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COVID-19 numbers remain low in region

With last week’s release of provincial school-reopening plan, public health officials in Waterloo Region are busy reviewing the procedures ahead of a September rollout.

“We are reviewing the guidelines currently and will continue to support our local board and implement these guidelines,” said acting associate medical officer of health Dr. Julie Emili in Tuesday’s weekly regional video update.

It’s a new issue on the department’s plate even as new instances of COVID-19 continue to remain low and case numbers are stable.

At midweek, there were just 36 active cases in the region. Overall, there have been 1,395 cases since the virus was first identified in the region, 1,240 of which have been resolved – 89 per cent. The virus has claimed 119 lives.

Of the 53,314 tests that have been carried out to date, 2.6 per cent have been positive.

There are currently outbreaks at two long-term care facilities in the region:  Columbia Forest LTC and A.R. Goudie LTC, with a case identified in one resident at the former and a staff member at the latter.

Outbreaks at such institutions have been responsible for about 80 per cent of the fatalities in the region.

In preparing for a return to school, the Public Health department is looking at how schools will deal with the mandatory mask policy. Children in Grade 4 and up will likely need education to ensure masks are being worn adequately for those who can wear them in the classroom environments, said Emili, adding she recommends parents begin discussions of mask-wearing with children before the school year starts.

Since making masks mandatory in public indoor spaces last month, the region has been monitoring issues, including confrontations over mask-wearing. As the region doesn’t require proof for those who say they’re unable to wear masks, that may have lowered the likelihood of confrontation, said Emili. However, school grounds can be riddled with bullying, and masks could end up being a new target. Emili encourages parents to also educate their children on why some people may not be able to wear facial coverings.

She also noted that with the opening of indoor restaurant and bar seating, the province requires facilities to collect contact information from patrons in the event contact tracing is required. Officials are particularly worried about the potential for spreading the virus among younger bar patrons, particularly when alcohol suppresses inhibitions. That may be behind the surge in cases among people in their 20s.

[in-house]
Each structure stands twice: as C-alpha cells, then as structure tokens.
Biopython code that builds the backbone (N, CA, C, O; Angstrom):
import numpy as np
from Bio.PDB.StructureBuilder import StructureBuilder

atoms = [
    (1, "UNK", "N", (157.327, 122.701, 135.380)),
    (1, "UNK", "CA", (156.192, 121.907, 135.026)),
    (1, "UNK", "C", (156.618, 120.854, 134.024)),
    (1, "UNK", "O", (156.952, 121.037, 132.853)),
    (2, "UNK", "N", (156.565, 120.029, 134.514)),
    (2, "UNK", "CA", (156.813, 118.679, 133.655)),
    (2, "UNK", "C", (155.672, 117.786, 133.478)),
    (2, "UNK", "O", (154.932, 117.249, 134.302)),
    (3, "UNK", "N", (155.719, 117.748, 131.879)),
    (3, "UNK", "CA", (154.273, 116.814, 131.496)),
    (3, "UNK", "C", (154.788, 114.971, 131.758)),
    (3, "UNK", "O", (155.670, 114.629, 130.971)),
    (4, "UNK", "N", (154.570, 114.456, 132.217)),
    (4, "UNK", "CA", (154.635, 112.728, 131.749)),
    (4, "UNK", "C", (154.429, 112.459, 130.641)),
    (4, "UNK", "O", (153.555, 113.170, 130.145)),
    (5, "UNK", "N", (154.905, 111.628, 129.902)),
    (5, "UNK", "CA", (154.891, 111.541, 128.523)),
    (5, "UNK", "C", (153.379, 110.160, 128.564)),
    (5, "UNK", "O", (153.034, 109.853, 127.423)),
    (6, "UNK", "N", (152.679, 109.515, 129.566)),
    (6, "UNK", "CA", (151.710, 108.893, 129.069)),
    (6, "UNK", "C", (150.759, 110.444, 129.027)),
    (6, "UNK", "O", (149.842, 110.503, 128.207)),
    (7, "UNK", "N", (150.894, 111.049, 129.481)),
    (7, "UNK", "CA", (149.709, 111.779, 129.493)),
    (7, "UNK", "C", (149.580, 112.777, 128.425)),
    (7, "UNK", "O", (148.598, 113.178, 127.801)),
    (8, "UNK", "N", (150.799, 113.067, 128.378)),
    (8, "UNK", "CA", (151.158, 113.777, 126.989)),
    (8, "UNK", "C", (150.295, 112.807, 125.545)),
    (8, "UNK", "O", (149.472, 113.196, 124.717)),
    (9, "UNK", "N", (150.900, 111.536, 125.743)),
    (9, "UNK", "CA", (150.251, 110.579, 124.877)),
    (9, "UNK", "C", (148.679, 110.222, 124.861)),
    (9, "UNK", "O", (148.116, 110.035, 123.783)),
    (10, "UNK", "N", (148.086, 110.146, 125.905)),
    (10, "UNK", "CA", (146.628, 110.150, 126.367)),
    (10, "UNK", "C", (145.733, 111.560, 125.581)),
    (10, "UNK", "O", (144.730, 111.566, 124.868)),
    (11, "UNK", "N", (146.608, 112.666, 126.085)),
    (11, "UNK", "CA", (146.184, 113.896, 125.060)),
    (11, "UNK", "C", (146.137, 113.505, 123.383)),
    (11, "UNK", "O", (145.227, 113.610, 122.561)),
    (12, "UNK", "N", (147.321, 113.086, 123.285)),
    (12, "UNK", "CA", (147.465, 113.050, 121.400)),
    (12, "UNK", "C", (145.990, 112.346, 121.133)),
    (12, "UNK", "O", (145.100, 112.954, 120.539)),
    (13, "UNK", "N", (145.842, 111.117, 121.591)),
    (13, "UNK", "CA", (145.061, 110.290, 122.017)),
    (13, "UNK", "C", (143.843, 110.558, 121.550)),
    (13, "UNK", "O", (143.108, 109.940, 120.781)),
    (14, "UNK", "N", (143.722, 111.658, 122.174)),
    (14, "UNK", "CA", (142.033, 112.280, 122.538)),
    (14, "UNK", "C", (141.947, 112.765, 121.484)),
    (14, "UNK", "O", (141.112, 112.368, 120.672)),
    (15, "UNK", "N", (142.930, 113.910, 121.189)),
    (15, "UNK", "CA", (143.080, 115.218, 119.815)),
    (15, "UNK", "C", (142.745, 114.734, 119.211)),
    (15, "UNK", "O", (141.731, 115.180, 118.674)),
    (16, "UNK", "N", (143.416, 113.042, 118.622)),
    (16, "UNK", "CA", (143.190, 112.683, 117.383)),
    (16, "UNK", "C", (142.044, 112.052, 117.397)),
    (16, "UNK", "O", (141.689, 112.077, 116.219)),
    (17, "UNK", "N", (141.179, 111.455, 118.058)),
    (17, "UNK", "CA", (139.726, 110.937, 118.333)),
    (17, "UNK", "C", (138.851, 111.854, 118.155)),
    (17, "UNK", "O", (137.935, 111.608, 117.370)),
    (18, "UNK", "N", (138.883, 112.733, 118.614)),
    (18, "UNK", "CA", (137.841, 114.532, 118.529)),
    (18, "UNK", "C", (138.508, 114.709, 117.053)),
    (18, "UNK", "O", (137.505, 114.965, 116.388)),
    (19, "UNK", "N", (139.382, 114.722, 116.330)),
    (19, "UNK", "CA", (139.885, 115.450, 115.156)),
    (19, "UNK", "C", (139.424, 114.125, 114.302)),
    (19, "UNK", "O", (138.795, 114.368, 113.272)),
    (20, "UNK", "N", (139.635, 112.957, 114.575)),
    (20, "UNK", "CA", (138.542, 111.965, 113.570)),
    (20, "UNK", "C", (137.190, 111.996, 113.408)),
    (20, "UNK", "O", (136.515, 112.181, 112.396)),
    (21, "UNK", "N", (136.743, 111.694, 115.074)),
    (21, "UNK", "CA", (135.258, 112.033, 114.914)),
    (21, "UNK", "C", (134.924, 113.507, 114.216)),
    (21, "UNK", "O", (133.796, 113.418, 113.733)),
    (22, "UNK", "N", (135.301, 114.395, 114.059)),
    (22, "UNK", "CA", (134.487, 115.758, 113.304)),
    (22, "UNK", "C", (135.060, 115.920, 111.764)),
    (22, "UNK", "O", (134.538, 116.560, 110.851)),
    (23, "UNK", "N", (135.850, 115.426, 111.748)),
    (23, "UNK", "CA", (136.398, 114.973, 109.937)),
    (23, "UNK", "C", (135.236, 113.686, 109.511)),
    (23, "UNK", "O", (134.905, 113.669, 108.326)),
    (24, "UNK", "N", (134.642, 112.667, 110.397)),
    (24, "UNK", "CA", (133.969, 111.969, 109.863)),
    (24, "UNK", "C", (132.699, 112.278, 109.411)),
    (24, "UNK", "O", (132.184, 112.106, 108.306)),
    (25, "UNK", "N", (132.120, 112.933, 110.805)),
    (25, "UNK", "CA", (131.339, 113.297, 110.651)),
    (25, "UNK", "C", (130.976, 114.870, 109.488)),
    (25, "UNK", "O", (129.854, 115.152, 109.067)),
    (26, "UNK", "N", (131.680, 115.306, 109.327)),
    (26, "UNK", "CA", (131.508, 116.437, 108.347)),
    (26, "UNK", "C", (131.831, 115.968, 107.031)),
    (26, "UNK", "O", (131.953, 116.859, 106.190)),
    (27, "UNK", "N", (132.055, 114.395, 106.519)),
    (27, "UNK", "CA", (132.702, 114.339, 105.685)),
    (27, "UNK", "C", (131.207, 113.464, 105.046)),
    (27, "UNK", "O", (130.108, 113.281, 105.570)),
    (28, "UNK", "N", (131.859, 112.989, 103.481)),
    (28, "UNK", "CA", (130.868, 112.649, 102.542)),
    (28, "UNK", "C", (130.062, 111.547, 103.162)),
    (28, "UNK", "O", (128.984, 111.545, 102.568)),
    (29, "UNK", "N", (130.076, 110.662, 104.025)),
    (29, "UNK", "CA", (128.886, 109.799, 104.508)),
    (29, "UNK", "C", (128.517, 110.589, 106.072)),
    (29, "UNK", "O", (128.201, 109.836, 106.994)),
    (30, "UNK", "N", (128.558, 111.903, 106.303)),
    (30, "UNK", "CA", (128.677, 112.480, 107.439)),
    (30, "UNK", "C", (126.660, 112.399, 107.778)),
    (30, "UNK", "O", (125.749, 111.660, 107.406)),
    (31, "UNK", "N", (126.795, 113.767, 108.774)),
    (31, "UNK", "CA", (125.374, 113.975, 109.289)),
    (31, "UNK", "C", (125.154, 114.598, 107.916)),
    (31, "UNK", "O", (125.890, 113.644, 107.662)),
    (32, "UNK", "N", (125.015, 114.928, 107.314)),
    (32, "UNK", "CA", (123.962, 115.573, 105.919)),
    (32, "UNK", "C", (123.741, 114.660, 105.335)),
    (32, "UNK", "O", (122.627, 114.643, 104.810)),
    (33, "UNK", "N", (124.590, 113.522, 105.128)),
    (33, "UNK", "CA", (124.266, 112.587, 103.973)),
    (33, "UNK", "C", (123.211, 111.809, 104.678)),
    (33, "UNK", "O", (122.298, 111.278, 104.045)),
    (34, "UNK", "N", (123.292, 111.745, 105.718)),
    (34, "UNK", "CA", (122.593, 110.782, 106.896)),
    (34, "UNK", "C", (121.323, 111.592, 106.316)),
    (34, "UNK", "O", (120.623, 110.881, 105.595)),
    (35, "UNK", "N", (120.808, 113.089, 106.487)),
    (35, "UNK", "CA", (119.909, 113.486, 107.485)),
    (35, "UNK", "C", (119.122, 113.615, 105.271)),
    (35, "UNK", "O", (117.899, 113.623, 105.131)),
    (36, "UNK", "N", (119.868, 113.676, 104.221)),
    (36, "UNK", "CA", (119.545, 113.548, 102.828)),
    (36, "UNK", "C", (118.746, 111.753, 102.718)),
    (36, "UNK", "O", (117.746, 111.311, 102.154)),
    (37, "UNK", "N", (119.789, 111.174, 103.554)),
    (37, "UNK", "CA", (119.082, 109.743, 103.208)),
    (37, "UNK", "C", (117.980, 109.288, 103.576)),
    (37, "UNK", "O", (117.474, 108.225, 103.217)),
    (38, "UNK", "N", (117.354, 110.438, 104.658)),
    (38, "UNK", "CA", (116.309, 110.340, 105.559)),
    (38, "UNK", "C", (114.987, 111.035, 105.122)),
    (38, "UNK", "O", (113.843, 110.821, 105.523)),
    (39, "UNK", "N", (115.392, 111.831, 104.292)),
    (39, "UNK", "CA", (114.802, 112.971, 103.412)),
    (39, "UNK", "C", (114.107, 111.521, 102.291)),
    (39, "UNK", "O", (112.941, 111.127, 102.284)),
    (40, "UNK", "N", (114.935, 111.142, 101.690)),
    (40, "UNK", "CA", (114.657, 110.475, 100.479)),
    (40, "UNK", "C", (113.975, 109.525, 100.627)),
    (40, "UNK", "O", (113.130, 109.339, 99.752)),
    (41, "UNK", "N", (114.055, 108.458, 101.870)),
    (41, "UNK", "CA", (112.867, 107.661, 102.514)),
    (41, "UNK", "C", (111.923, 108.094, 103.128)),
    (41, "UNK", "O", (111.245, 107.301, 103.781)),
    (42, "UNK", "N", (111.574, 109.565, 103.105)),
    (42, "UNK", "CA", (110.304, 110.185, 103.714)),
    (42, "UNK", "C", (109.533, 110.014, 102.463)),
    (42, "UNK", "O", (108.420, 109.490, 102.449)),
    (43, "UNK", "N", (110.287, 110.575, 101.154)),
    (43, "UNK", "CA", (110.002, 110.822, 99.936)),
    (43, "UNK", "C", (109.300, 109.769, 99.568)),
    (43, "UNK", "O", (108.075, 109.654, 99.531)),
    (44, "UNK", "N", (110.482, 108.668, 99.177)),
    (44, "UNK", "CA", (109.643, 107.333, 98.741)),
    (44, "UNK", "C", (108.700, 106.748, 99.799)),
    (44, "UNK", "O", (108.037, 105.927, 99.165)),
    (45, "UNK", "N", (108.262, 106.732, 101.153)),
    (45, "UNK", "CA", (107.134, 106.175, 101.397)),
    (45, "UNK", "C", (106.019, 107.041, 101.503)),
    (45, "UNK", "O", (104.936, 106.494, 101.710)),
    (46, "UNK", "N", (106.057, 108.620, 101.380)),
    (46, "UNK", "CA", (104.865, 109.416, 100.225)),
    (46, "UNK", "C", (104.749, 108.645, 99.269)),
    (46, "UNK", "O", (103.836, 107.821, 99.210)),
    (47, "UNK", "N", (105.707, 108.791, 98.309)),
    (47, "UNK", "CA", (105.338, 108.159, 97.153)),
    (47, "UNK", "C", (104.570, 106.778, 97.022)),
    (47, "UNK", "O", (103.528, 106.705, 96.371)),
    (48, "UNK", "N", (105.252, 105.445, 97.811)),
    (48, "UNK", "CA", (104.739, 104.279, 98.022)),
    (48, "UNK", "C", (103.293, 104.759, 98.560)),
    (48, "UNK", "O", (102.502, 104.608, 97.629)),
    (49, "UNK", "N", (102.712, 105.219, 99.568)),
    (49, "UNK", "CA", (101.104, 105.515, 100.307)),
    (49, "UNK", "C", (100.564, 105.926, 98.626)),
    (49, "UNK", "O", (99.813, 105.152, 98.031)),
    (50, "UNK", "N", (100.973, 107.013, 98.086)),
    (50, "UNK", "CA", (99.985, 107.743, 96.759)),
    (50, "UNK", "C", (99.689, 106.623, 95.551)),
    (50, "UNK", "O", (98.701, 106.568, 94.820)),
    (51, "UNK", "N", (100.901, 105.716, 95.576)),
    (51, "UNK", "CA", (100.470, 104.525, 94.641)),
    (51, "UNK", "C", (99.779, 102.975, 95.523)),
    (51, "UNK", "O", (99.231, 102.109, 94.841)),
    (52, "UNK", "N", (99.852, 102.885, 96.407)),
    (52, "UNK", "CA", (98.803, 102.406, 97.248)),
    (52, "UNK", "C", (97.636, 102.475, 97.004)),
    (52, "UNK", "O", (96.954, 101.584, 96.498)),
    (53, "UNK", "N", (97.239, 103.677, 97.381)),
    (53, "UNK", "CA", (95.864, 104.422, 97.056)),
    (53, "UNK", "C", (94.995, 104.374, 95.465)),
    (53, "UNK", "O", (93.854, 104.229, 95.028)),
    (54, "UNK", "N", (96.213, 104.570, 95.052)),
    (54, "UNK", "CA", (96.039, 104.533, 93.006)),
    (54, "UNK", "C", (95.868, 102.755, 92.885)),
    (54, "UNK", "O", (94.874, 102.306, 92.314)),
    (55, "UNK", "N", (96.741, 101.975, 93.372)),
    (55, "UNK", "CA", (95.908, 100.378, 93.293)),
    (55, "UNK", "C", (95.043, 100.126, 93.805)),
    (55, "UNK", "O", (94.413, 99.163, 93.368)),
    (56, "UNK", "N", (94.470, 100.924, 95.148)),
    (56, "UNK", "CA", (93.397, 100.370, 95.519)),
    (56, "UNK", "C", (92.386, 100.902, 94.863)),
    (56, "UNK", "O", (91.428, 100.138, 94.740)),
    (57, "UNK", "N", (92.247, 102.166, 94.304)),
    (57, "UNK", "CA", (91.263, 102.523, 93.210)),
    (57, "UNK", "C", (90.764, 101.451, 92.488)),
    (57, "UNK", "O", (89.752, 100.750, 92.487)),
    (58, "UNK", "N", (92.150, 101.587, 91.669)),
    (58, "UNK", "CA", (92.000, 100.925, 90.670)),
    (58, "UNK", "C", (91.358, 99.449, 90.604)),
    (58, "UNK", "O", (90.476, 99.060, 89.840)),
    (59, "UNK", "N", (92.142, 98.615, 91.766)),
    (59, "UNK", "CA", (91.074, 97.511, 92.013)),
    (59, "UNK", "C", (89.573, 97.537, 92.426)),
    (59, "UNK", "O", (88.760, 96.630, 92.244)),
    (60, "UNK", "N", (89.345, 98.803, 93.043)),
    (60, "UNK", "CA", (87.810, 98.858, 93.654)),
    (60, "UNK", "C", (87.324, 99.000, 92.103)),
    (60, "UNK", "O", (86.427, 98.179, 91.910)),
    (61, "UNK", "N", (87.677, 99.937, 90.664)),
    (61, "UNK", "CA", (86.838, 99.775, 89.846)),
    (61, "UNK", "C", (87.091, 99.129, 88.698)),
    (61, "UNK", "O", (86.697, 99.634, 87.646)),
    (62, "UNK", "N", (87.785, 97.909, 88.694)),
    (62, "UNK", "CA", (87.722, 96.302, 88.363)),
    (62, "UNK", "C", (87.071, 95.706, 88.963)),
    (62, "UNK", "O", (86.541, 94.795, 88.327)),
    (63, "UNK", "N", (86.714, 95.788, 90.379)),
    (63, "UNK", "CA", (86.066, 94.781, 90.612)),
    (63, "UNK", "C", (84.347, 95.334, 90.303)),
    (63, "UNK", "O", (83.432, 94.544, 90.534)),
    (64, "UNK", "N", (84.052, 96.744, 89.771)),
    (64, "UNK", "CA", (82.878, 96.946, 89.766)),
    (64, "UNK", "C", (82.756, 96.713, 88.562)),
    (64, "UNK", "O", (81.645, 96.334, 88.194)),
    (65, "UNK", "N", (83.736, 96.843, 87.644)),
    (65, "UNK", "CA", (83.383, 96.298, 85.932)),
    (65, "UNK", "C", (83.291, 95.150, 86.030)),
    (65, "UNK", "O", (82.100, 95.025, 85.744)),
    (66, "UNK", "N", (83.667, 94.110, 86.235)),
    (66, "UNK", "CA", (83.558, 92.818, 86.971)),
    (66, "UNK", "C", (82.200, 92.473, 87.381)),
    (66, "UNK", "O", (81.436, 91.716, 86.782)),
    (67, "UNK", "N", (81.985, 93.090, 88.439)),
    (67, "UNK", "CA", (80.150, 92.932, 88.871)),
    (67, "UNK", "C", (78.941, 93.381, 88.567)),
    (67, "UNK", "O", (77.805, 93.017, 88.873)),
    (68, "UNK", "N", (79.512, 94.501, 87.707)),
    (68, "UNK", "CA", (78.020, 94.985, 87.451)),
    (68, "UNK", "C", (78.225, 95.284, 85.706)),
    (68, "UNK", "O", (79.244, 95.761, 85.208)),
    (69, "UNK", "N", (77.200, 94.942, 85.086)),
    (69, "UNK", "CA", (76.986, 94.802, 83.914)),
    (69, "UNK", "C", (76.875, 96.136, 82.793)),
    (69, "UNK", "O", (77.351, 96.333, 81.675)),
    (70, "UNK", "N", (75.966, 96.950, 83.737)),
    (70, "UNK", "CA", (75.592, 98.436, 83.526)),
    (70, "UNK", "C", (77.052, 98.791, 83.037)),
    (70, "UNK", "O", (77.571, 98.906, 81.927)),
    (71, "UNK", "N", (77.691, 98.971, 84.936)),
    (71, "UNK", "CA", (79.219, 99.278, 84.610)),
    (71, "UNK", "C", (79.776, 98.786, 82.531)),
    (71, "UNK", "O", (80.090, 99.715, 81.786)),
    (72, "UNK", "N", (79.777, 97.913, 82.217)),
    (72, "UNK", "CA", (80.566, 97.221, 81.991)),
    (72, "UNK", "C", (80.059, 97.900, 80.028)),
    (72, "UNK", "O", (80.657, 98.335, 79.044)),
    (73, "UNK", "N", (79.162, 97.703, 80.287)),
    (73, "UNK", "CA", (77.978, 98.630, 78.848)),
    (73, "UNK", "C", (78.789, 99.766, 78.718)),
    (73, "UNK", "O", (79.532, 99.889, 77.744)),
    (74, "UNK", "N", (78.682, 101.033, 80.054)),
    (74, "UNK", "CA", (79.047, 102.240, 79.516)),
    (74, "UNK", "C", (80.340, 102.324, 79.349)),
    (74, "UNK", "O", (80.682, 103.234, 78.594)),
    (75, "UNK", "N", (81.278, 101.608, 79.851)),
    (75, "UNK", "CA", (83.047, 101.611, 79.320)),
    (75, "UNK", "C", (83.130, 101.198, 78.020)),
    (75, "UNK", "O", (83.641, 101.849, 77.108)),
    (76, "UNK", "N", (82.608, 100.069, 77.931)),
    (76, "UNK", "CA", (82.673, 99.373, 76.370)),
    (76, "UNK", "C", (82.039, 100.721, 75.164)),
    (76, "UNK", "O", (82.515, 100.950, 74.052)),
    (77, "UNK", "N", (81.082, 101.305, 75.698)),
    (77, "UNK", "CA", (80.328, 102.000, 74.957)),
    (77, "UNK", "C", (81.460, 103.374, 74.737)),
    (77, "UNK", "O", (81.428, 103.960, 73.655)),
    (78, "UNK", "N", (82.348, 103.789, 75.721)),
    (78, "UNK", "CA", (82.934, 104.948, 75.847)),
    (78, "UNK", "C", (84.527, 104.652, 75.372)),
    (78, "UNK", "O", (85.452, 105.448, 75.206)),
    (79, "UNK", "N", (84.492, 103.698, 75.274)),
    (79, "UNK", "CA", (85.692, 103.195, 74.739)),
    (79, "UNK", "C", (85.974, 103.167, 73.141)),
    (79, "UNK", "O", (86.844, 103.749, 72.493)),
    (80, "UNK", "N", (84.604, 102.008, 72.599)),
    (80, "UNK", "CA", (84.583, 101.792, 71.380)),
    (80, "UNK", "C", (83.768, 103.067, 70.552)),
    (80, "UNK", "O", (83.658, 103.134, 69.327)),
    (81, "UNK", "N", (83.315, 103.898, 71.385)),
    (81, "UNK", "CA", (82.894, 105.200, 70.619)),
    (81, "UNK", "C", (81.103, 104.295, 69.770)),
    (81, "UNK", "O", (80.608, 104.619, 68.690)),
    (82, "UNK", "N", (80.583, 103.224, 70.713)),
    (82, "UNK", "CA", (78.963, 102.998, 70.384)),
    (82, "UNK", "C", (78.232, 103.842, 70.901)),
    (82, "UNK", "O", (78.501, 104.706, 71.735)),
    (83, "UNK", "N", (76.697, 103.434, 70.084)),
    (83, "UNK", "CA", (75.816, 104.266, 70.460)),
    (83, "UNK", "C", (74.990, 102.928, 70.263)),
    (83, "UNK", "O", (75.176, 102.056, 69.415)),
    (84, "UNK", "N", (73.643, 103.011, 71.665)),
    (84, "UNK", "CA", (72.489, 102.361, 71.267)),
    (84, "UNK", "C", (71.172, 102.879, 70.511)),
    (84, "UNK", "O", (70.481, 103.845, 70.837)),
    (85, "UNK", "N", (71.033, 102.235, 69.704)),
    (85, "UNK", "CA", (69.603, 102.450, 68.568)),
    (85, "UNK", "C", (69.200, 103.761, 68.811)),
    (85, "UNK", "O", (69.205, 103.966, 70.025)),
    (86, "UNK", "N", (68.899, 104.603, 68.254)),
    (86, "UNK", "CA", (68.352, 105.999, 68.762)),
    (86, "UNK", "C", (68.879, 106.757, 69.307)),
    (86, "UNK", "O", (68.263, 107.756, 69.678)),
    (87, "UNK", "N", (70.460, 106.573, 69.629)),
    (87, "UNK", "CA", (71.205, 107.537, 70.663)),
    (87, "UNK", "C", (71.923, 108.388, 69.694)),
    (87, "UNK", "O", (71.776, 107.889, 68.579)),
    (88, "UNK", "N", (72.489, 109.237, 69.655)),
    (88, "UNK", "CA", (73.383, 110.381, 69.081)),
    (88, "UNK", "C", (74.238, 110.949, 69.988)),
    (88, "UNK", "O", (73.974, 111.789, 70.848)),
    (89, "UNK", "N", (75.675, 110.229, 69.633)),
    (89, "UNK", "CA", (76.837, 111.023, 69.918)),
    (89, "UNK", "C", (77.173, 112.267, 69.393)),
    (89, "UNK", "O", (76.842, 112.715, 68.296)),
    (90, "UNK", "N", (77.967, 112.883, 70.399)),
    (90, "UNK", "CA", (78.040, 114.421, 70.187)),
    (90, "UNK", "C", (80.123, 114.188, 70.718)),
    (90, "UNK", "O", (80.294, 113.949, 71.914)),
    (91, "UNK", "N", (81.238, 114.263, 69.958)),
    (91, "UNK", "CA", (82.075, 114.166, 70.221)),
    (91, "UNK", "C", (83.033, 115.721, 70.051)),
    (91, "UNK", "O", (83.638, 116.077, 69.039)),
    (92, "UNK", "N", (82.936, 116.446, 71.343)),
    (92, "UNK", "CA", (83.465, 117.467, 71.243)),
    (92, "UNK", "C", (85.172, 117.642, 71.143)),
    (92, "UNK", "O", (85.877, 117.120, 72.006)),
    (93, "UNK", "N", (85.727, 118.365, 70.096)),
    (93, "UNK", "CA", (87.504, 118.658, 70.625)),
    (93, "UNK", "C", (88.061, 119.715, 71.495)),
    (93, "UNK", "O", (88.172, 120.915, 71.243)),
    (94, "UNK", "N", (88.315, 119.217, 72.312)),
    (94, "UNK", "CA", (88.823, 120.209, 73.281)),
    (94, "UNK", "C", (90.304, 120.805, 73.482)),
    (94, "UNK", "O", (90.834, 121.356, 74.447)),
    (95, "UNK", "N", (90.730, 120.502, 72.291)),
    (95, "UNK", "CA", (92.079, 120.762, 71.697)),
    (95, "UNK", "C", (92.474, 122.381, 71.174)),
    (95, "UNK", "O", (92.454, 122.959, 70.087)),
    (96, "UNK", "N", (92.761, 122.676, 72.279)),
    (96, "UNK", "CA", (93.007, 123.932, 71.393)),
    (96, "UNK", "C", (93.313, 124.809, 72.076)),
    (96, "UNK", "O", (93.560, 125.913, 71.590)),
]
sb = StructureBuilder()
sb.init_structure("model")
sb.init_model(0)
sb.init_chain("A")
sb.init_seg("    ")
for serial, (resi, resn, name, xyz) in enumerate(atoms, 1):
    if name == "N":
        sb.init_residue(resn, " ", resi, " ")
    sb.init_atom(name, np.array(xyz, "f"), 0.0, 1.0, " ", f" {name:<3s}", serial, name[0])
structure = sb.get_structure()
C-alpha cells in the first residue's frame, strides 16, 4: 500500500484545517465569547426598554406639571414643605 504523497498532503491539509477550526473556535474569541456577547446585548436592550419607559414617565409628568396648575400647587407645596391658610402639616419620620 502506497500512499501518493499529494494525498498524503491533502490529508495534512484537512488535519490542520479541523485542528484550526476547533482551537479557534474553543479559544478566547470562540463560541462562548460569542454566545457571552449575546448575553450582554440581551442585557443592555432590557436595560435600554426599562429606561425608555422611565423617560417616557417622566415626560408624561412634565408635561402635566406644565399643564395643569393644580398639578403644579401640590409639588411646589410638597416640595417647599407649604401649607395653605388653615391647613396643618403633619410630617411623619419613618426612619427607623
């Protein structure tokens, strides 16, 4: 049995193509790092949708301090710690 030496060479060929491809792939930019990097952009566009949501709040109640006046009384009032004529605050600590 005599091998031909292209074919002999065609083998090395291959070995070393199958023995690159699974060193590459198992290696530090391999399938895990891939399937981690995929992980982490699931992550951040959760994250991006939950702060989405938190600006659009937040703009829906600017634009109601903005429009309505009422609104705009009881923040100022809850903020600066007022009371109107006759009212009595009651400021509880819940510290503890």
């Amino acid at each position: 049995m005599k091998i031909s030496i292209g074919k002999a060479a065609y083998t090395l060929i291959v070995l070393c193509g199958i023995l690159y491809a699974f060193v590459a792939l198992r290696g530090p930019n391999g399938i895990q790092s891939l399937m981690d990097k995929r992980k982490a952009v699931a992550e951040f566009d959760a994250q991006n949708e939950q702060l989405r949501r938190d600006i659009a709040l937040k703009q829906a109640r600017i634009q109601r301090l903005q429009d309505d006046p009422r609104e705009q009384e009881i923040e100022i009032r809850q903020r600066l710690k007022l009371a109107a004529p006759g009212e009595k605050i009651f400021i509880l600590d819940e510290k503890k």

“I think we all know it when you drink and use drugs, you don’t make the best decisions,” said Emili, adding there are no data just yet showing an increased risk of the virus for people consuming substances that inhibit perception and orientation.

In neighbouring Wellington-Dufferin-Guelph, the numbers continue to remain lower, as they have throughout the crisis. Public Health there made masks mandatory in mid-June.

The area reports 20 active cases, and 527 cases to date. Of those, 470  have been resolved showing a recovery rate of 89.2 per cent. There have been 37 deaths in the catchment area.

The Ministry of Health reported 39,714 cases of the novel coronavirus in Ontario on Wednesday. There have been 2,782 deaths attributed to the virus, representing a mortality rate of seven per cent. The ministry reports 35,747 cases (90 per cent) have been resolved.

The latest numbers from Health Canada show there have been a total of 117,792  confirmed cases of COVID-19 nationwide, of which 6,314 remain active.

There have been 8,958 related deaths, a mortality rate of 7.6 per cent.

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